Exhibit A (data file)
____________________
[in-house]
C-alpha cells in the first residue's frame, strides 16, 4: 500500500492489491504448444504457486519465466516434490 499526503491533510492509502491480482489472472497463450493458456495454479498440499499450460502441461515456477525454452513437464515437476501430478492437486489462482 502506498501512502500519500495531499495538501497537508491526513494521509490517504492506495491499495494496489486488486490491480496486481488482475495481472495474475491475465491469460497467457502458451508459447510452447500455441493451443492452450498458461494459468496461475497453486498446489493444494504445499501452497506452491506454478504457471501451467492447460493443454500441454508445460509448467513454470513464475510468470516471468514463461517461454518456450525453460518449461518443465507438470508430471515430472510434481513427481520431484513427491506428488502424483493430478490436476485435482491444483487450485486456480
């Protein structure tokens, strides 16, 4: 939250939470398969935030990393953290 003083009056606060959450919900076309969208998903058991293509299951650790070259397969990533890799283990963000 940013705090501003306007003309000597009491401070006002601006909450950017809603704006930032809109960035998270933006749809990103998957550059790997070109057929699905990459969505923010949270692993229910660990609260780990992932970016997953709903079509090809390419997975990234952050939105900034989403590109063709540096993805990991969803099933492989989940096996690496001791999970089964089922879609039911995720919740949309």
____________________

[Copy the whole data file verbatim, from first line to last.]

[in-house]
C-alpha cells in the first residue's frame, strides 16, 4: 500500500492489491504448444504457486519465466516434490 499526503491533510492509502491480482489472472497463450493458456495454479498440499499450460502441461515456477525454452513437464515437476501430478492437486489462482 502506498501512502500519500495531499495538501497537508491526513494521509490517504492506495491499495494496489486488486490491480496486481488482475495481472495474475491475465491469460497467457502458451508459447510452447500455441493451443492452450498458461494459468496461475497453486498446489493444494504445499501452497506452491506454478504457471501451467492447460493443454500441454508445460509448467513454470513464475510468470516471468514463461517461454518456450525453460518449461518443465507438470508430471515430472510434481513427481520431484513427491506428488502424483493430478490436476485435482491444483487450485486456480
């Protein structure tokens, strides 16, 4: 939250939470398969935030990393953290 003083009056606060959450919900076309969208998903058991293509299951650790070259397969990533890799283990963000 940013705090501003306007003309000597009491401070006002601006909450950017809603704006930032809109960035998270933006749809990103998957550059790997070109057929699905990459969505923010949270692993229910660990609260780990992932970016997953709903079509090809390419997975990234952050939105900034989403590109063709540096993805990991969803099933492989989940096996690496001791999970089964089922879609039911995720919740949309």